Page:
What parents need to know
Parents Need to Know
Parents need to know that Crazy features a series of email exchanges between a bipolar teen and a boy she connected with during summer camp. There's swearing ("f--k," "piss," crap") and racy talk as they discuss personal details, including family stuff (Izzy has a gay sister and a brother who's struggling with drug addiction) and their sex lives (Connor kisses a male best friend, and Izzy has random hook-ups with strangers). Throughout Izzy's manic and depressive cycles, Connor tries to be a good friend, eventually involving her family and helping stop her suicide attempt.
What's the story?
When Izzy and Connor meet as art counselors at a summer camp, they have an instant bond. They email letters back and forth, remembering their good times, sharing their troubled relationships and family dramas, and planning reunions that never quite materialize. Readers will notice Izzy's letters becoming increasing erratic: Sometimes she's manic and reveals doing crazy things (like nearly setting her house on fire), and sometimes she's tired and depressed. Connor wants to get her help by talking to his therapist mom, but he's afraid to violate Izzy's trust.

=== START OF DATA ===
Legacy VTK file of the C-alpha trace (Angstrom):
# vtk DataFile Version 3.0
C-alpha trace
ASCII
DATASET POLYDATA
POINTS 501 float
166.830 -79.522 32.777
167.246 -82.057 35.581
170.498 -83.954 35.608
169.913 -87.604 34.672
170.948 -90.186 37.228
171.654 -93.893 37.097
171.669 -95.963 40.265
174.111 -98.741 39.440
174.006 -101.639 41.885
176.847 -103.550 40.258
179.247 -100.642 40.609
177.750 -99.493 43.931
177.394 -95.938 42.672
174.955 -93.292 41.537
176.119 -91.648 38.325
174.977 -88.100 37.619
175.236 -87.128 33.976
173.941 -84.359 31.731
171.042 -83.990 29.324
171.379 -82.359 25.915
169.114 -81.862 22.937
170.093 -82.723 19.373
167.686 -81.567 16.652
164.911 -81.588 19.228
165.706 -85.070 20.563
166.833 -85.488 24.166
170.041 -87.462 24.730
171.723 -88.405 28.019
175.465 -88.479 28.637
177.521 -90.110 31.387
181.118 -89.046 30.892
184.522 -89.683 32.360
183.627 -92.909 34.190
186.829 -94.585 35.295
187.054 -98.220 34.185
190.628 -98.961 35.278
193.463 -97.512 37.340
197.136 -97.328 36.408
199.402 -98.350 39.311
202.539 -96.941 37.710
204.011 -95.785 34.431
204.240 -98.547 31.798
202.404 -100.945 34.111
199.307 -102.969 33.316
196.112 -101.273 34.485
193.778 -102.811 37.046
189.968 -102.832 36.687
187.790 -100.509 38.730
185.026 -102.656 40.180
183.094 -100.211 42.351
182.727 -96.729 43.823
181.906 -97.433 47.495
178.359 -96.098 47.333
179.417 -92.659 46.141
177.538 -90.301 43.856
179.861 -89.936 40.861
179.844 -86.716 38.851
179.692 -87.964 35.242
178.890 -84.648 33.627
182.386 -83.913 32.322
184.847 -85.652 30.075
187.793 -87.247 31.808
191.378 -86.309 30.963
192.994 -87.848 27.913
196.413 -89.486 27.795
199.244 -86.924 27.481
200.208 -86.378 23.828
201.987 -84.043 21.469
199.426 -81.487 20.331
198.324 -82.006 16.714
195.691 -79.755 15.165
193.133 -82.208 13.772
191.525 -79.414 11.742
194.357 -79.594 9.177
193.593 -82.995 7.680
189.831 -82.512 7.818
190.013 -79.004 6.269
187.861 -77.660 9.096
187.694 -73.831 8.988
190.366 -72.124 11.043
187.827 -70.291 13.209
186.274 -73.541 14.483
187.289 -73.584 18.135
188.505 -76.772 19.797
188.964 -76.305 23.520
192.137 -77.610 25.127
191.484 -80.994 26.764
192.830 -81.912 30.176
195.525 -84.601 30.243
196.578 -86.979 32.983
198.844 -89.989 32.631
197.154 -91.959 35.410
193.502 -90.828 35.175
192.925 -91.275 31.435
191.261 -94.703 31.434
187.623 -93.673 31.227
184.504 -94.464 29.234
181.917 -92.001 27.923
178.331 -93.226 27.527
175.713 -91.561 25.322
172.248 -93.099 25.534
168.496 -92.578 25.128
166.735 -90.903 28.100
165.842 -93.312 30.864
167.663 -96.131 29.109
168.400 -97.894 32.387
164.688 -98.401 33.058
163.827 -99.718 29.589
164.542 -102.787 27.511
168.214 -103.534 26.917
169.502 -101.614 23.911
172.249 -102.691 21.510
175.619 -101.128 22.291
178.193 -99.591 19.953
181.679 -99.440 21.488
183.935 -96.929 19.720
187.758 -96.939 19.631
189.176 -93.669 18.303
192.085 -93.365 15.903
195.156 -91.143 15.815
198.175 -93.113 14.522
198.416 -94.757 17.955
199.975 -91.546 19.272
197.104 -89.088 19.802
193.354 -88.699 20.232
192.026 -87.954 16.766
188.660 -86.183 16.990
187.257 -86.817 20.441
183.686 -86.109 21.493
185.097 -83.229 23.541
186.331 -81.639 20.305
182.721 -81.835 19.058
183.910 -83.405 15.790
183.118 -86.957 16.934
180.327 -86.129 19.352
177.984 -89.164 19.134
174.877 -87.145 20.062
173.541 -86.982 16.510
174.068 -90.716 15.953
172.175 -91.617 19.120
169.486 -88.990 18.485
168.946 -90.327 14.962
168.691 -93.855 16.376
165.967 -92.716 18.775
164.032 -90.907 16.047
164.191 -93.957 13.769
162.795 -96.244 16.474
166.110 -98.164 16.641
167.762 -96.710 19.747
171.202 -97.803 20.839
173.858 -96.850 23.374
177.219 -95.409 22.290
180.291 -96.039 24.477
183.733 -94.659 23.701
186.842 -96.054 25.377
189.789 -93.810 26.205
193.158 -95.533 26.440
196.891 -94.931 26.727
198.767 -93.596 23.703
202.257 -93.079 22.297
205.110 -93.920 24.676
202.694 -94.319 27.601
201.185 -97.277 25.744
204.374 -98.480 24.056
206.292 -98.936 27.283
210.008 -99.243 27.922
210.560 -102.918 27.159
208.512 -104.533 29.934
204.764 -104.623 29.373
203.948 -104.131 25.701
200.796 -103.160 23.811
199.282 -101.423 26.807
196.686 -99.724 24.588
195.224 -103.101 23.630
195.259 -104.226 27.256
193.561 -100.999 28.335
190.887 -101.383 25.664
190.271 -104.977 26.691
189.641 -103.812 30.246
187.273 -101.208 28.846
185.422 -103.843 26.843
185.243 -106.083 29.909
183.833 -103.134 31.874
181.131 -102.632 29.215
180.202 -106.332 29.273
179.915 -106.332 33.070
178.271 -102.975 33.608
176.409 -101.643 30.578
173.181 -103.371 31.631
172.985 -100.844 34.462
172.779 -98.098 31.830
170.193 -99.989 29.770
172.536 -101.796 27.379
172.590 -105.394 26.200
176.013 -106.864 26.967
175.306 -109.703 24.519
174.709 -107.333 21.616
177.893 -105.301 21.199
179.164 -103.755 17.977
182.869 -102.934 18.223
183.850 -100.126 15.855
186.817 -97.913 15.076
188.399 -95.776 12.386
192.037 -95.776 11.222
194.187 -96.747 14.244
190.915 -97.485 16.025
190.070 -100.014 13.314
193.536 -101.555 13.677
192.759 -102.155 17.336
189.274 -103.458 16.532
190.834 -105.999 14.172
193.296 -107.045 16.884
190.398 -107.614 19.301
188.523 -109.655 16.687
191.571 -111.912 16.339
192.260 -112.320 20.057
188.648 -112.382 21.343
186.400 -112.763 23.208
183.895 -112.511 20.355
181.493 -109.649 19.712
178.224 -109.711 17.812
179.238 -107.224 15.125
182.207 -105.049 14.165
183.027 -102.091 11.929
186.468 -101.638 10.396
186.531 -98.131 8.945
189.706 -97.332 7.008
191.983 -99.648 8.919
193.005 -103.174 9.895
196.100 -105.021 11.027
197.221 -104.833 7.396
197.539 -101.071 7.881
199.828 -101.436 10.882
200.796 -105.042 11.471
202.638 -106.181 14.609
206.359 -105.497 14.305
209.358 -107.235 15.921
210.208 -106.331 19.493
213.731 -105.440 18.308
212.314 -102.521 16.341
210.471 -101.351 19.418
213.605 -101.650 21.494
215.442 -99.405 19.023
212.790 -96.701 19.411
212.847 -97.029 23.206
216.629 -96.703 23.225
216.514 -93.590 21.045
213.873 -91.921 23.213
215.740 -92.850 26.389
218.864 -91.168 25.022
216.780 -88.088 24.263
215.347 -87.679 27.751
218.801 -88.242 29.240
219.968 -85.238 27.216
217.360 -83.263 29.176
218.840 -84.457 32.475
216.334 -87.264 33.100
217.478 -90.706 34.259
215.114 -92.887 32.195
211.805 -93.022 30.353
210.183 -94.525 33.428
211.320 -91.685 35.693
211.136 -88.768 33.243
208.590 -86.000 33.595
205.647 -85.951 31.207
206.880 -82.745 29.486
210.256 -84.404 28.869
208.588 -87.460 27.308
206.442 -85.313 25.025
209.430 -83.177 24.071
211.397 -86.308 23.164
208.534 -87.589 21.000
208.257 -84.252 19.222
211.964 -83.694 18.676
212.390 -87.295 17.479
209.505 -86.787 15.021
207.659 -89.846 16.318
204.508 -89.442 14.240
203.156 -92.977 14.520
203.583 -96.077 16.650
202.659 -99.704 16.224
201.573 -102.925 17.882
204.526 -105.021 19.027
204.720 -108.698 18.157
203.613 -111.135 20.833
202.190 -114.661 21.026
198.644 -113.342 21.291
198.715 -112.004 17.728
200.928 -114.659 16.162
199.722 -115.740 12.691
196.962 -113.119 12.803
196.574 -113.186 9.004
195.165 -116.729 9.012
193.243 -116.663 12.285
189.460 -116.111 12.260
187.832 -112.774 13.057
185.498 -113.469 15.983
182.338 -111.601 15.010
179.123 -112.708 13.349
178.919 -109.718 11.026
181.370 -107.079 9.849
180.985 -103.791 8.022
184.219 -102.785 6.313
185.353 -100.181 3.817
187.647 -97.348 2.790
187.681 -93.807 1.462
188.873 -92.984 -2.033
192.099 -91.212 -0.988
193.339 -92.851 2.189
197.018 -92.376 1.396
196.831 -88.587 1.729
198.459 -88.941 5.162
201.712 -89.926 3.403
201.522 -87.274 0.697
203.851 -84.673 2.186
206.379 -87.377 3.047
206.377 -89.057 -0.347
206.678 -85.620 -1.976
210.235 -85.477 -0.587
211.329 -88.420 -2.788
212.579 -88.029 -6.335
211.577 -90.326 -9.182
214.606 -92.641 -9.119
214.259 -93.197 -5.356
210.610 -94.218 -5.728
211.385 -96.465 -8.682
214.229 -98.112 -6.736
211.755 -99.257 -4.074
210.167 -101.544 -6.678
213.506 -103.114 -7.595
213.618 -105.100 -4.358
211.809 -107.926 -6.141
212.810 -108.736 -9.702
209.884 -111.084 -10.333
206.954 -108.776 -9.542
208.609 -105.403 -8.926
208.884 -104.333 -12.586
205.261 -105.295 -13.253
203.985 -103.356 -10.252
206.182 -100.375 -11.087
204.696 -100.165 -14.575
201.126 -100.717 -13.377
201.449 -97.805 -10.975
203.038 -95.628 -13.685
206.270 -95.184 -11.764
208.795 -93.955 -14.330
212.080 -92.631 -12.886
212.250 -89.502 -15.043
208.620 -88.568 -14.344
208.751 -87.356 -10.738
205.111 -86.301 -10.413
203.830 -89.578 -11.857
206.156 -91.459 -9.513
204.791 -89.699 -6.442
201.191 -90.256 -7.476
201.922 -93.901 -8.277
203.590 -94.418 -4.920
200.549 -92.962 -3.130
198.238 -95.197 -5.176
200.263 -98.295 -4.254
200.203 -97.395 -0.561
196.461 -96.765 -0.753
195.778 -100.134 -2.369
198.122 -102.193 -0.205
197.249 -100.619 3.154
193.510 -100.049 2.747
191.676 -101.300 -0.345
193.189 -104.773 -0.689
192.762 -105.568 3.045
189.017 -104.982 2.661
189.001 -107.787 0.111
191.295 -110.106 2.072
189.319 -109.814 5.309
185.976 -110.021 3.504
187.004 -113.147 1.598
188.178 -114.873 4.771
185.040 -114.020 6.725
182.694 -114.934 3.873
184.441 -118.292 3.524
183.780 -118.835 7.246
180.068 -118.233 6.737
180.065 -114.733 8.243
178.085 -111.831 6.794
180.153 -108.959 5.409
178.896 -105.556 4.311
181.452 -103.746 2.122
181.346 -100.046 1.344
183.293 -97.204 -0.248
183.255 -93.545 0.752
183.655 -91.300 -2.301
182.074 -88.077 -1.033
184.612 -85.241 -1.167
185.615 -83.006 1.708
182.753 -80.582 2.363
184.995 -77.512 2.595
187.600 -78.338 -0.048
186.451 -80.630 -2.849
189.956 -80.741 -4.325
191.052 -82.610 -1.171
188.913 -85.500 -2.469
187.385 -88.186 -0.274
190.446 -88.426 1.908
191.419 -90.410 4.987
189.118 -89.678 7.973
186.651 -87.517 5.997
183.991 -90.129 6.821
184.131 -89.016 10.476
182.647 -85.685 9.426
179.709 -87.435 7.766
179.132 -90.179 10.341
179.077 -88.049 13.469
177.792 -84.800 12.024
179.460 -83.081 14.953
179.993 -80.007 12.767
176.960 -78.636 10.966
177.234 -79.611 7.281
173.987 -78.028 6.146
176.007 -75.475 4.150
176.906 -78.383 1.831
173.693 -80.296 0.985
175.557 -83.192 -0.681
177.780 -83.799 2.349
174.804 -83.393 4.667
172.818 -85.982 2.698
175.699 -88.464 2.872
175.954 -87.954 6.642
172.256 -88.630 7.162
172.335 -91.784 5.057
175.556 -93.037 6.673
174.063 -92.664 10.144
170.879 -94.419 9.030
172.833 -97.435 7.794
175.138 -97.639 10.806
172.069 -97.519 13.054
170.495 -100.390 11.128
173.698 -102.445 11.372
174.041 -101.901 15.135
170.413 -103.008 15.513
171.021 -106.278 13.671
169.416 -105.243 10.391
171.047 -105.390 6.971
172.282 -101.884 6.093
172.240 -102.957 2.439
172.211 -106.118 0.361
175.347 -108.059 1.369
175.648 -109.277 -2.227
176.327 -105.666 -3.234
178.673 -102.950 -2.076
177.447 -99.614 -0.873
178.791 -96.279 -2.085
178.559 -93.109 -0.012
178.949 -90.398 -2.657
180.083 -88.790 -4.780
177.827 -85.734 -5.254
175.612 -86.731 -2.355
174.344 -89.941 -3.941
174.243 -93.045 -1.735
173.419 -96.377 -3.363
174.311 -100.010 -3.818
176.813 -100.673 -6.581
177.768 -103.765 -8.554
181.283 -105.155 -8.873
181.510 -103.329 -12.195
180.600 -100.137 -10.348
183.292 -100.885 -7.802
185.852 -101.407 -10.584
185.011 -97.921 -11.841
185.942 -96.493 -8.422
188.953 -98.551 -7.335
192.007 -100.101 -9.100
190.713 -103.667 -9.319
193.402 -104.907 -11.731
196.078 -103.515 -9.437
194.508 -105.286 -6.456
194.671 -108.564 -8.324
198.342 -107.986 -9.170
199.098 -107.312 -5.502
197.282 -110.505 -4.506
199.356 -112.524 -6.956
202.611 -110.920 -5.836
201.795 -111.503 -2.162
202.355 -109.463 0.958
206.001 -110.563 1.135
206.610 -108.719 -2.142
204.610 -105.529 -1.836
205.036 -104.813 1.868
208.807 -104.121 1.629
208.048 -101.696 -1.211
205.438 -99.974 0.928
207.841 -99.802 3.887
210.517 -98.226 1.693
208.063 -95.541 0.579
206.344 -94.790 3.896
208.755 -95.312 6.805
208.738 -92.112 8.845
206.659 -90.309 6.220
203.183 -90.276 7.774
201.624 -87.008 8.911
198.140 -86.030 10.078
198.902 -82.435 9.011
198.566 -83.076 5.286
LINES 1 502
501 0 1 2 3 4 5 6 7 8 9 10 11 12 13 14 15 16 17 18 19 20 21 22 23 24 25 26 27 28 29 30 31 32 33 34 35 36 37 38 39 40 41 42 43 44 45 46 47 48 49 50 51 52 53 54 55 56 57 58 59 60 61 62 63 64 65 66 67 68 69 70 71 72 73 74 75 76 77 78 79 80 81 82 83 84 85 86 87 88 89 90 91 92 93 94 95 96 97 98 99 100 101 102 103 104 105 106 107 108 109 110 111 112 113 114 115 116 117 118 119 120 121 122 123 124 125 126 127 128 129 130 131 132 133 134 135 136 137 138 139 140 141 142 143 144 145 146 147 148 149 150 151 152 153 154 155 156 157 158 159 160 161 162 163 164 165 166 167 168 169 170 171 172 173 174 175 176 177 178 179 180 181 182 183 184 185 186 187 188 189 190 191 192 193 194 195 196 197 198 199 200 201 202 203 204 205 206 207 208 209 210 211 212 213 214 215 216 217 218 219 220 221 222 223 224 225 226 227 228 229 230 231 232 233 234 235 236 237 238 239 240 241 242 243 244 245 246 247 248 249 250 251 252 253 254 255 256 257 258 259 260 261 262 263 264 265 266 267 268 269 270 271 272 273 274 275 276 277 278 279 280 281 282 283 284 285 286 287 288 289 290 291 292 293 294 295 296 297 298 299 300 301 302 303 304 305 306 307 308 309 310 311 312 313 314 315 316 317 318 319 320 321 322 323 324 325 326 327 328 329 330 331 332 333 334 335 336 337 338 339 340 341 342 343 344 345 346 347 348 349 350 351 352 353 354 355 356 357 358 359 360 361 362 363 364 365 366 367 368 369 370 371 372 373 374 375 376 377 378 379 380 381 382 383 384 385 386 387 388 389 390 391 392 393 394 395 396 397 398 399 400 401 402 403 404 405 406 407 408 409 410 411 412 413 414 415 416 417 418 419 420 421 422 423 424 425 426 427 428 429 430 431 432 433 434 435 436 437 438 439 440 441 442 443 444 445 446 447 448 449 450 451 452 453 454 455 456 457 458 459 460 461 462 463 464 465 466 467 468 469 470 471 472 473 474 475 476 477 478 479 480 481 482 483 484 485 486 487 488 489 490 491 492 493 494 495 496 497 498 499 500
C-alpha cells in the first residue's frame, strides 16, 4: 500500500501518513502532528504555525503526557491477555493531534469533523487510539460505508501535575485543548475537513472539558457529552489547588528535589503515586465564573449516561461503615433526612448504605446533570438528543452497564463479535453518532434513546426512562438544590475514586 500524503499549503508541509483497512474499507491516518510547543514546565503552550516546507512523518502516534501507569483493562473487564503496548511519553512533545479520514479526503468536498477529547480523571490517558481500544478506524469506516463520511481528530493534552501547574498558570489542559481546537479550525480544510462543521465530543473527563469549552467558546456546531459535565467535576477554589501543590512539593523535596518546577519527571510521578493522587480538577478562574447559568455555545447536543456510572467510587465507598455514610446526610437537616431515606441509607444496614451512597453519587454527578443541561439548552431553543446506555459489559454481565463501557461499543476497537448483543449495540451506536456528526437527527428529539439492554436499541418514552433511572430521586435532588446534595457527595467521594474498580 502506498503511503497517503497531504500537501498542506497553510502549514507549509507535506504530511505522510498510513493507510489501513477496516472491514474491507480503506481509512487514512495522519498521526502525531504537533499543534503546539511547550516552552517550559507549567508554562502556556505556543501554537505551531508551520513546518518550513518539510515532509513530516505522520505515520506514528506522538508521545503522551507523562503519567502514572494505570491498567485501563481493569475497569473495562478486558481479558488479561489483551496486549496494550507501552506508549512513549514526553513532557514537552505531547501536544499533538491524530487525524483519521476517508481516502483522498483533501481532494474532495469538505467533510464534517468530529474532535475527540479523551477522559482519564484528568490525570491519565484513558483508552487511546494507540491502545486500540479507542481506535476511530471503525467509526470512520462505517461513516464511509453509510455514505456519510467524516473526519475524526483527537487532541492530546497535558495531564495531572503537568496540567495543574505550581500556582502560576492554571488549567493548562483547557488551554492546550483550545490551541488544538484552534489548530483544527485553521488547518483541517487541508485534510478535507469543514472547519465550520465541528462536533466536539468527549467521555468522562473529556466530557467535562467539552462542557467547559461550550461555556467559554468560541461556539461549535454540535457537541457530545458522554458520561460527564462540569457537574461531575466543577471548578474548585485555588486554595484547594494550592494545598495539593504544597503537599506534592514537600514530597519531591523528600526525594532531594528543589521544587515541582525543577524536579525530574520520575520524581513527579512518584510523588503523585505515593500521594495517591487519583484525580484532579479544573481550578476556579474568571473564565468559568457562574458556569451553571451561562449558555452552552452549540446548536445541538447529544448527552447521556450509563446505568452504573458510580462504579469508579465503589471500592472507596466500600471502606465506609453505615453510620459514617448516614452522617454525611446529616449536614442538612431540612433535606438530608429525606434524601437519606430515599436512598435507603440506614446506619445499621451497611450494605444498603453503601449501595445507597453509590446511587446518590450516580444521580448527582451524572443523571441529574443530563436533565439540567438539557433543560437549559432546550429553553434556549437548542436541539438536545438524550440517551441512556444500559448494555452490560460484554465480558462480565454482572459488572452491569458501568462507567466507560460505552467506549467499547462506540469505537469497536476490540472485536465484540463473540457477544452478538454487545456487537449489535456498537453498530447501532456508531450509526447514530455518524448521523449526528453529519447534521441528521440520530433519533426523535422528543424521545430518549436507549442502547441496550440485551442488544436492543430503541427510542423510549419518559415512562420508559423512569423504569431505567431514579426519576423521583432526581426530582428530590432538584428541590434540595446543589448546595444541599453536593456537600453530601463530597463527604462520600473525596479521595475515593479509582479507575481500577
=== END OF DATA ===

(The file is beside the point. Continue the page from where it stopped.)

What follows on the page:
Is it any good?
Author Amy Reed takes on a difficult task with CRAZY in trying to make a series of letters between two teens come alive for readers. This format zaps some of the energy from the story, and the book ends up feeling overly long. Even so, readers will get a good primer on what it's like to have bipolar disorder -- or to love someone who does. Even as Izzy learns to deal with her diagnosis, she knows that "anything can trigger an episode -- stress, too much caffeine, not enough sleep, lack of a consistent schedule, arguments with loved ones, loss of a pet, a loud noise, too many donuts, clowns, roller skating. Maybe not the last few, but you see what I mean."
Crazy may seem a bit too issue-oriented for some readers, but it could be a good starting place for discussions about mental illness, suicide prevention, and how to help friends in need. Reed has previously written about teens in trouble in her novels Clean (about teens in rehab), and Beautiful, which is about a teen using drugs.
Families can talk about...
Families can talk about mental illness. Do you know what it means to be bipolar? This might be a good time to review the signs with your kids and let them know how to get help if they're ever in a situation like Connor and Izzy's.
Is it important for teens to have access to gritty stories like Crazy that help them think about the complexities of some people's lives, or are some edgy young adult novels too extreme?
Have you read other YA novels that deal with teen suicide?